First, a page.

NBA taps money manager for new way to buy stakes in teams
Neuberger Berman’s Dyal Capital Partners is raising money for a fund that will invest in National Basketball Association teams, part of a growing effort by owners to capitalize on the soaring valuation of pro-sports organizations.
Dyal, known as the biggest business of its kind to take stakes in private equity firms, was tapped by the NBA to acquire interests in teams, according to people familiar with the matter who asked not to be identified because the arrangement is private. The firm plans to hire sports investing professionals to aid the effort, but it’s unclear how much money it will seek to raise.
With franchise values skyrocketing in recent years, the NBA wants to expand team ownership to include a broader array of investors. The high price of a typical team has made it harder for current investors to unload their stakes, so the league is getting more flexible. The basketball association told managers last year that it could create an investment vehicle that would buy such minority shares.
The coronavirus pandemic -- and resulting blackout of live sports -- also may have put pressure on some owners to sell stakes in teams.
Dyal is known for taking stakes in private equity firms such as Silver Lake and Vista Equity Partners. The business -- run by Michael Rees and Sean Ward -- has expanded to $23 billion in assets and has also taken stakes in hedge fund and real estate firms. It raised its fourth and largest fund at $9 billion last year, and counts Goldman Sachs Group Inc. and Blackstone Group Inc. as rivals.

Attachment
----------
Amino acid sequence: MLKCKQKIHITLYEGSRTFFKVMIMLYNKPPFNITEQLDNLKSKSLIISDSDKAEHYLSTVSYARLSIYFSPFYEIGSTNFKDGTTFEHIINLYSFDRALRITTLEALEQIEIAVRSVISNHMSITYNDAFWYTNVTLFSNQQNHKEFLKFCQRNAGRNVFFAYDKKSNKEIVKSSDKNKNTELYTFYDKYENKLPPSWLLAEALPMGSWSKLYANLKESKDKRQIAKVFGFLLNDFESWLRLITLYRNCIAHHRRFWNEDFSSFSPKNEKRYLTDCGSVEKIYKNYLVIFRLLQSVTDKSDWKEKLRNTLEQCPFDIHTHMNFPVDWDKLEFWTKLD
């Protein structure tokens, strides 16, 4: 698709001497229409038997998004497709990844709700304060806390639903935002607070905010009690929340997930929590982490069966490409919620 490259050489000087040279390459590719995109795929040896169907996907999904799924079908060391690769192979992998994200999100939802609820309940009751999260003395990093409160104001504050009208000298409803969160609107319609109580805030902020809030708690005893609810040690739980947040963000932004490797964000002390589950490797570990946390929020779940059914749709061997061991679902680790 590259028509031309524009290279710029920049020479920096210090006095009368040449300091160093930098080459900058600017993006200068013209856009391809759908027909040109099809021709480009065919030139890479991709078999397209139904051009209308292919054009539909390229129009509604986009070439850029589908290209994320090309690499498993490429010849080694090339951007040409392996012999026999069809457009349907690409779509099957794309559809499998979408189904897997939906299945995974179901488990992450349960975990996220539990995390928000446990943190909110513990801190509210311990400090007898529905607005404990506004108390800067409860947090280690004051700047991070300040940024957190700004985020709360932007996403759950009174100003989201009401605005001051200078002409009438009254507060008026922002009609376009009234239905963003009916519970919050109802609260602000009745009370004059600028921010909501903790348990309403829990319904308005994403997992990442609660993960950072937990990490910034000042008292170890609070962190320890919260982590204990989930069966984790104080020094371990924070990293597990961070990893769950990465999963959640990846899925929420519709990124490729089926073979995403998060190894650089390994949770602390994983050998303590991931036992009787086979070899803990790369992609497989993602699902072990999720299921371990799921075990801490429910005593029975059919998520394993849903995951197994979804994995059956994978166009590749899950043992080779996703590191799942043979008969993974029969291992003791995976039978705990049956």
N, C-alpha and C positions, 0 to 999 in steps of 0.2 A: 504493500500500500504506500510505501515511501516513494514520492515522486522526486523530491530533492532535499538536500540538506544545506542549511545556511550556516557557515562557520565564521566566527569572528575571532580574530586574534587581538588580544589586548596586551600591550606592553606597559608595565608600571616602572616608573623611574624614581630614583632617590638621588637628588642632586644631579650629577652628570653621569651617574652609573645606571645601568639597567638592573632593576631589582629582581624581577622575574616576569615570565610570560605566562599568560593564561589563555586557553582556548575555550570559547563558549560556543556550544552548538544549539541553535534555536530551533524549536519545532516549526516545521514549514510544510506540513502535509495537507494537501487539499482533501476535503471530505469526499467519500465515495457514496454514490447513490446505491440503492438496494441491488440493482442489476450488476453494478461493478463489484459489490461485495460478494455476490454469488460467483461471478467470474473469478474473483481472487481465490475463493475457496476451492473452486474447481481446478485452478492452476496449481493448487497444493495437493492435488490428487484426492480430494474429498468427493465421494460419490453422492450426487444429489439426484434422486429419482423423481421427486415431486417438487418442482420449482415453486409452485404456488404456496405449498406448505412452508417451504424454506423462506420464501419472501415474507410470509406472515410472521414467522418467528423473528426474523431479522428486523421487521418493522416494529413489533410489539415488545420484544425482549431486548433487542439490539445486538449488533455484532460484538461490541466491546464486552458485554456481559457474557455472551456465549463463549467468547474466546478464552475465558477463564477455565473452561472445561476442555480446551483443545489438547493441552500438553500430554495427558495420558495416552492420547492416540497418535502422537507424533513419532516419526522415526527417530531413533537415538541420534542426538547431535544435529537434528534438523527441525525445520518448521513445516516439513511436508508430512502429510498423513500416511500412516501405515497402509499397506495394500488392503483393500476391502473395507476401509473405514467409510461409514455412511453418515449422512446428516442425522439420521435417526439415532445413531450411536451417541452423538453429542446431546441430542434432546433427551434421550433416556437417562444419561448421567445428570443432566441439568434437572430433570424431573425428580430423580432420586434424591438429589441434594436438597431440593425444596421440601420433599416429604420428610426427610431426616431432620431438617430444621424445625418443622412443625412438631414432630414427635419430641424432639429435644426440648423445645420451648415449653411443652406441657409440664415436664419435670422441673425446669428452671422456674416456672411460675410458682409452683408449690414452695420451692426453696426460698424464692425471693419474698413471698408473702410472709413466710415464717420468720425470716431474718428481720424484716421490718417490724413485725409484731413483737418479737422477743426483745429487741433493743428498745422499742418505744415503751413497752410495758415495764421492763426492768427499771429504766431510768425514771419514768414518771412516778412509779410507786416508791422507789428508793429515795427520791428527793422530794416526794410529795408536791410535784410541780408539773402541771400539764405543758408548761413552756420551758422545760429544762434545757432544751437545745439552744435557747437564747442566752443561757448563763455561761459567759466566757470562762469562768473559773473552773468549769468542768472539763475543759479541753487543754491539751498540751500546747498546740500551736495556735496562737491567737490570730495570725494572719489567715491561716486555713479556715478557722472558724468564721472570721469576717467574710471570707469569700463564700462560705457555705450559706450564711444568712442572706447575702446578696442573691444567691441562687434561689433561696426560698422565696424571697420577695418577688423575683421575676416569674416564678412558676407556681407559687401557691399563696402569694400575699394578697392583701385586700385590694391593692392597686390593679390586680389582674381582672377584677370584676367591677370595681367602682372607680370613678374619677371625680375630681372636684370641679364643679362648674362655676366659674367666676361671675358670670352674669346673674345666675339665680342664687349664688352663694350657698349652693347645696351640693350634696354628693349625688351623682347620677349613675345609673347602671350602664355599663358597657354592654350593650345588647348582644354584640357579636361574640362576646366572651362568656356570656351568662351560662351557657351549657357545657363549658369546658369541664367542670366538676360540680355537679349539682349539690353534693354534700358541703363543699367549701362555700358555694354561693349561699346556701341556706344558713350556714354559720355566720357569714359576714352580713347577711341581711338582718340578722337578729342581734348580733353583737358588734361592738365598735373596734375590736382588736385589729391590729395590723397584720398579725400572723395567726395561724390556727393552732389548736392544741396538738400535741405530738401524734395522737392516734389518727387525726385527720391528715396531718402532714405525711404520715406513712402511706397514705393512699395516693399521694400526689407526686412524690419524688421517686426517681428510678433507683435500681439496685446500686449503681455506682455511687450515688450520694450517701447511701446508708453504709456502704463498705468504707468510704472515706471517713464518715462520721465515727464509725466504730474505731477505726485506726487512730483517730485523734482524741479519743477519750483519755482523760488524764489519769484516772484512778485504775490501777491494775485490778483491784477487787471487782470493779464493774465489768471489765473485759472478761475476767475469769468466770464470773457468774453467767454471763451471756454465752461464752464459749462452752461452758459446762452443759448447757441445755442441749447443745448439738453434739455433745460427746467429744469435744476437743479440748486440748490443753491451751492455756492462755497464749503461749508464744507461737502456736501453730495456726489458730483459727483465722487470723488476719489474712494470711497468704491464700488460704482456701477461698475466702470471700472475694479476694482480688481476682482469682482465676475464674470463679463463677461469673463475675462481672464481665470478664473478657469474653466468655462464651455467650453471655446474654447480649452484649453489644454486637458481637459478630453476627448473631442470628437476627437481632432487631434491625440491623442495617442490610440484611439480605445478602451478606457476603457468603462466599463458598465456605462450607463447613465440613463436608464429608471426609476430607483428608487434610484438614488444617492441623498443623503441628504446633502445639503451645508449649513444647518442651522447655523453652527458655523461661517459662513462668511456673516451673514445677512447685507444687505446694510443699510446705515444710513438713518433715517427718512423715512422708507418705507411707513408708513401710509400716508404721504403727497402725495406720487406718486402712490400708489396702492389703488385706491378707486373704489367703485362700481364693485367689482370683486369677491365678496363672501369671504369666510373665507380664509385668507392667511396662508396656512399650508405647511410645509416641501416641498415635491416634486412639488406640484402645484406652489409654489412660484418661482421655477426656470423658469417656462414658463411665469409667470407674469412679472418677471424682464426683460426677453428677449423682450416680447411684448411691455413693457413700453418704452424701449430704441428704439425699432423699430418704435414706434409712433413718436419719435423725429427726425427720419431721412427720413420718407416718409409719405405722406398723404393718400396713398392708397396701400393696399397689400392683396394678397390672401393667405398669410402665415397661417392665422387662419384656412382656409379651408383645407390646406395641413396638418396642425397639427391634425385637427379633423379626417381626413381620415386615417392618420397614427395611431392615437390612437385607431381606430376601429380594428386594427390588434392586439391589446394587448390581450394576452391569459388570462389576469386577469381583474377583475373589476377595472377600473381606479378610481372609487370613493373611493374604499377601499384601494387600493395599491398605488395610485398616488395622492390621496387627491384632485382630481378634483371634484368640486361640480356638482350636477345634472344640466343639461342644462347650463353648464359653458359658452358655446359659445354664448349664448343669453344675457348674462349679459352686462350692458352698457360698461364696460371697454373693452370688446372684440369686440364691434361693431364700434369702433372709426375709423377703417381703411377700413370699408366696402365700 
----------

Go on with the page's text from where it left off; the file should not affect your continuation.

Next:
“While we can’t comment on any particular investment vehicles, we are truly thrilled to have been selected by the NBA,” Rees said in a statement. “We’re grateful for the unanimous vote of the 30 team owners to give us this opportunity to be the only institutional investor eligible to pursue this strategy in partnership with the league.”
A representative for the NBA declined to comment.
The price tag for an NBA team ranges from $1 billion to $4.6 billion -- with the most expensive team being the New York Knicks, according to Forbes analysis. That means even a 5% stake could easily be $100 million for a typical team.
Dyal may eventually apply the strategy to different sports leagues globally. Rees cited similarities between investing in the private equity industry and in sports teams. That includes using private capital -- rather than listing stock publicly -- to raise funds.
More finance titans have been buying into teams. The NBA’s Milwaukee Bucks count Avenue Capital’s Marc Lasry, York Capital Management founder Jamie Dinan and Fortress Investment Group’s Wes Edens as owners. Apollo Global Management Inc. co-founder Josh Harris and Blackstone Group Inc. executive David Blitzer co-own the Philadelphia 76ers. Many other financiers own basketball and hockey leagues as well.
Allowing more sales of partial stakes could mark a shift for the NBA, where limited partners typically have found it difficult to find buyers to take smaller interests that don’t come with oversight of team governance. But investors have long been drawn to buying stakes for novelty. Major League Baseball also has been looking to attract a broader array of investors through minority stake sales.
“We believe strongly that to be a long-term strategic partner you need to have long-term capital,” Dyal’s Ward said in a statement. “You never want to have to be a forced seller due to reaching the end of an arbitrary fund term.”